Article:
An Irish Chef in France

Martin and Sile Dwyer’s Chambre d’Hôte in the Languedoc has been closed by Covid for months on end and is likely to remain closed for the 2021 season. But they're enjoying the summer coming in - and, with elderflower cordial in the making, Martin reflects on how the French and the Irish tend to respond to the foreswearing of alcohol ...

It will be five years next September when my GP here in France, looked at the results of my latest blood test and advised me, gently, that she thought that perhaps I would be better off if I gave up alcohol.

I had been toying with this notion for a while myself so it didn’t come as a total shock. Wine is so freely available, such excellent quality, and so reasonably priced here in France that I was finding it easier and easier to open the second bottle as I ate with my guests in the evening.

The reaction of my Irish friends was, I could see, to a man, to start adding up their own consumption and wonder should they do the same. The reaction of my French friends, also to a man, was that I should change my doctor.

To my surprise I found the foreswearing of alcohol quite easy and that the health benefits were quickly evident.( After my first alcohol free year my GP took me off my diabetes treatment telling me it was no longer needed.)

In fact my major battle with giving up the demon drink wasn’t so much my abstinence from alcohol as to what I was going to use as a substitute.

It won’t surprise you to learn I am sure that here in France that most social life circles around drinking alcohol. Even though the French, in my experience, don’t drink as much as we do in Ireland - nights in the pub don’t happen here - they do manage to down a fair amount of the hard stuff during the day. It is not at all unknown for them to have a glass or two of wine with lunch and the sacred hour of Aperitif, before dinner is always duly observed.

I am not a herbal tea person and soon found that this brew ( known as horrible tea chez moi) was being frequently offered to me. Most of the canon of “soft” drinks are incredibly sweet and to have more than one offends even my sweet tooth.

It was with some relief that I discovered non-alcoholic beer. This gave a fairly rough approximation of lager, was not overly sweet and didn’t proclaim to the world that Dwyer was off the drink. The obvious progression from that was towards alcohol free wine but, unfortunately, so far I have discovered that when you remove alcohol from wine you are left with a very different drink.

A couple of months ago I moaned on my face-book page about my difficulty of replacing wine in my life and I received a lot of helpful suggestions. When I sifted through these I did notice a certain thread, a lot of people were replacing wine with some concoction or other of Elderflower. It seems that the musky sweetness of this shrub acted as a possible wine substitute.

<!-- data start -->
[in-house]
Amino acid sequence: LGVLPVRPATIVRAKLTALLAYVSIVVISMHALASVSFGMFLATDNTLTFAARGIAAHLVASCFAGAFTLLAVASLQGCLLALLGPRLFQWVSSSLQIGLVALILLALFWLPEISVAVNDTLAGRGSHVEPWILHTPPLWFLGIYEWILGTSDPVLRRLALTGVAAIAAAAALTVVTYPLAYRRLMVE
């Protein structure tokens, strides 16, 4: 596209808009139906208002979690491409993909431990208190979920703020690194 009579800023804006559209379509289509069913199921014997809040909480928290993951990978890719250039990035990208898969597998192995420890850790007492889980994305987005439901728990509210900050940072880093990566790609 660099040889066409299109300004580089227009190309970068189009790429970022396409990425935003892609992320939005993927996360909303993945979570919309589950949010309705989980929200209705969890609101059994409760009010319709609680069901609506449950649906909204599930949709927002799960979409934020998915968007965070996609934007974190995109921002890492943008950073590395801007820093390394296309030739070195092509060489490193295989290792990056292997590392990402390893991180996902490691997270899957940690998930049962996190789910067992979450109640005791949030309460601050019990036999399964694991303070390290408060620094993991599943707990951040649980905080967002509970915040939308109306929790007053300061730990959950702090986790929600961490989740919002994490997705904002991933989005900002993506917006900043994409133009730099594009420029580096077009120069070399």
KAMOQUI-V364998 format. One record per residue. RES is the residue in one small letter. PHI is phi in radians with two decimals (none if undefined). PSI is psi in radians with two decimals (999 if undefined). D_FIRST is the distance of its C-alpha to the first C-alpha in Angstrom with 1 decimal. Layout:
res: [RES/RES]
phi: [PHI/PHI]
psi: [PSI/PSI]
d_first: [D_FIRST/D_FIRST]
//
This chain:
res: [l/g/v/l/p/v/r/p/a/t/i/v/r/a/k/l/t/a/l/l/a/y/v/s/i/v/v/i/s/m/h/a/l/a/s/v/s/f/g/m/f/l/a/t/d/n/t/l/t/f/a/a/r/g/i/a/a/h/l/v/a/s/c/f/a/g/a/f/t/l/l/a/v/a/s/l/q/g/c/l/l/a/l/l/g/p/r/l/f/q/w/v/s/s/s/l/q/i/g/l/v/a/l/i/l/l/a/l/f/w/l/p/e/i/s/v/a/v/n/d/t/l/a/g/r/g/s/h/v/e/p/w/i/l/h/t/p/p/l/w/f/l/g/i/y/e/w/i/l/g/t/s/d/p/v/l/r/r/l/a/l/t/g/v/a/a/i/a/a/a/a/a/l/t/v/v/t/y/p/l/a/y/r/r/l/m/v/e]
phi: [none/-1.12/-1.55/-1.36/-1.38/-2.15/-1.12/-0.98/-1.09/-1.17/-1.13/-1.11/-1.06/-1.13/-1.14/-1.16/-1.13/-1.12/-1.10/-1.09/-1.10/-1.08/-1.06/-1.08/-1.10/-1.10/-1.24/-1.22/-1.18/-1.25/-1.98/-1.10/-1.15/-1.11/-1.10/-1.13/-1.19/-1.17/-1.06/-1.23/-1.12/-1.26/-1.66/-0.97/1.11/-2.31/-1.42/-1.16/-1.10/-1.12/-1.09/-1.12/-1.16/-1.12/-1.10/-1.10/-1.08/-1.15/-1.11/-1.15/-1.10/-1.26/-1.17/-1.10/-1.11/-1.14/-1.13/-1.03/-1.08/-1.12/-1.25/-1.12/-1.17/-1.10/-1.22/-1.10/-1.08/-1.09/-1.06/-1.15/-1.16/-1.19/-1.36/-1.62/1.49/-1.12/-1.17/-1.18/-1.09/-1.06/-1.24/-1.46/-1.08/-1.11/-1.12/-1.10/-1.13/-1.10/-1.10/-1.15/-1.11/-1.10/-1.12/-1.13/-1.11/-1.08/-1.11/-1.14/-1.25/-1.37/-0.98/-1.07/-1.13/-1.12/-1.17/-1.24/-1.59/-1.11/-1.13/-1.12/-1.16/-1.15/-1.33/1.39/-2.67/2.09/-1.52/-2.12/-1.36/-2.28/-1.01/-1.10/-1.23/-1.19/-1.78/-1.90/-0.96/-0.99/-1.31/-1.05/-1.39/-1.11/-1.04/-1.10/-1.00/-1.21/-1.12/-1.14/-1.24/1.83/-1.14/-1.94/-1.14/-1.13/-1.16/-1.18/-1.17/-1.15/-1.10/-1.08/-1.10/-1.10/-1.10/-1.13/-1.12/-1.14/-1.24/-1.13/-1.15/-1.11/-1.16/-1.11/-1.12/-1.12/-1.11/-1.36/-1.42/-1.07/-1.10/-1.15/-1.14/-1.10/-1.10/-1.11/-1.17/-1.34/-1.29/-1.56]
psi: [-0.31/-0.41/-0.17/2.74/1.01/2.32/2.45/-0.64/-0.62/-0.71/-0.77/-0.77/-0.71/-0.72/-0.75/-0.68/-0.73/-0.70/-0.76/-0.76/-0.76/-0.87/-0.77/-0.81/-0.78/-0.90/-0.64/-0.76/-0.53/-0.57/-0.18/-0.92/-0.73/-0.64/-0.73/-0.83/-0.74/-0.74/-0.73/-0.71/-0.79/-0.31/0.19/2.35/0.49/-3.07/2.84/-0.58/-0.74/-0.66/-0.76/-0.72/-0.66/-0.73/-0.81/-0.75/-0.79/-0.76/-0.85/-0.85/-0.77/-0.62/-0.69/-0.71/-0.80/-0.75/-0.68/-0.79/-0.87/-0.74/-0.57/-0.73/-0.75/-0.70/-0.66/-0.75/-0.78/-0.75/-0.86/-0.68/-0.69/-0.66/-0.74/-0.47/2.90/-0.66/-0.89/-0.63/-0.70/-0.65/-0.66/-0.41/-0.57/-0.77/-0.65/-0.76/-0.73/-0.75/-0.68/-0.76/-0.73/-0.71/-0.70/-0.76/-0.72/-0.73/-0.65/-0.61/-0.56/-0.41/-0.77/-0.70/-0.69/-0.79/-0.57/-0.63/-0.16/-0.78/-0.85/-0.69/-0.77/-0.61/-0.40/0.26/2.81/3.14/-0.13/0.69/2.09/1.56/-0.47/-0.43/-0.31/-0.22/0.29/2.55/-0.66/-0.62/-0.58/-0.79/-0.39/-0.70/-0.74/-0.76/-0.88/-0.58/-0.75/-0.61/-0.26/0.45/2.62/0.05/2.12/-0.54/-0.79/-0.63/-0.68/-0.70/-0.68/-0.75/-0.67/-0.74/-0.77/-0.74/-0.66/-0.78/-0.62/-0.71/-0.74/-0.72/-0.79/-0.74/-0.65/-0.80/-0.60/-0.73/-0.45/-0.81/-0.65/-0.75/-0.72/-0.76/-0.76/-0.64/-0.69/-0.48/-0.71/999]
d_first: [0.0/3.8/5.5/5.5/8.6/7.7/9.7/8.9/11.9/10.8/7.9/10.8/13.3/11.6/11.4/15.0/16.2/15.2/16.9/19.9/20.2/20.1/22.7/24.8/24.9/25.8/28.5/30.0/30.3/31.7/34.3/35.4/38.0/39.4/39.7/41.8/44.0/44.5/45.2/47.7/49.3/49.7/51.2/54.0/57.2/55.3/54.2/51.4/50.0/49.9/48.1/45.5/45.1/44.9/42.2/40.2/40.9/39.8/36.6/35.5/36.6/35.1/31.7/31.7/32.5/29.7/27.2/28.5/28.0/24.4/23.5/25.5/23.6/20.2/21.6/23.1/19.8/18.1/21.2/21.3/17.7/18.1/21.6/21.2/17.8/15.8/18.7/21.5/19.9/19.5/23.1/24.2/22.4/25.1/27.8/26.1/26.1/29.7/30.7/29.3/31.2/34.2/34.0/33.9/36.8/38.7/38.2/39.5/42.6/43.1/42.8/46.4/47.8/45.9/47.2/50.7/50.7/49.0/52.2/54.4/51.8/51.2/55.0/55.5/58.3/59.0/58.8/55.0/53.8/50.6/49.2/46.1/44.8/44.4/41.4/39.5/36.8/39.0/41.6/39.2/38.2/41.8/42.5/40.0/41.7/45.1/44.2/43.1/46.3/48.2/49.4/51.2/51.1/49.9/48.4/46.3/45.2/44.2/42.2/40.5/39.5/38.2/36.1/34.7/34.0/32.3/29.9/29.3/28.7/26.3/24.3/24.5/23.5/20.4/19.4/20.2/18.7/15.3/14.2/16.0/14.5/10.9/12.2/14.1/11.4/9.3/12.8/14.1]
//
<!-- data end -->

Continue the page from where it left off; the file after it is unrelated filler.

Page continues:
As luck would have it these advices happened just as the elder came into flower here in Languedoc so, armed with plastic bags, we headed off to gather elderflower for a cordial.

I am reasonably pleased with the end product. The resulting cordial is perhaps a little sweet - but that can be remedied - and is very good when diluted with sparkling water. My guess is that for you out there who are still drinking alcohol that mixed with a sparkling wine of your choice it would also slip down easily.

Here is the recipe.

Elderflower Cordial:

20 heads of elder flowers
1 ltr water
400g caster sugar
150 g honey
2 organic lemons

Bring the water to the boil with the sugar and honey and simmer until all the sugar has dissolved.
Grate the zest from the lemons (no pith) and then add this, with the juice of the lemons and the sliced lemons, along with the elderflowers to the hot syrup. Cover this and leave overnight to infuse. Sieve this through a cloth and bottle. It will keep bottled in a fridge for a week or two and will last much longer if you freeze it.

Martin Dwyer started cooking professionally over 40 years ago in the legendary “Snaffles Restaurant” in Dublin. After a time in a Relais Chateau in Anjou and in “The Wife of Bath” in Kent, he opened his own acclaimed restaurant, “Dwyers”, in Waterford in 1989. In 2004 he sold this and moved south to France where he and his wife Síle bought and restored an old presbytery in a village in the Languedoc. They now run Le Presbytère as a French style Chambre d’Hôte. Martin however is far too passionate about food to give up cooking so they now enjoy serving dinner to their customers on the terrace of Le Presbytère on warm summer evenings. Martin runs occasional cookery courses in Le Presbytère and Síle’s brother Colm does week long Nature Strolls discovering the Flora and Fauna of the Languedoc.
Le Presbytère can be seen at:;




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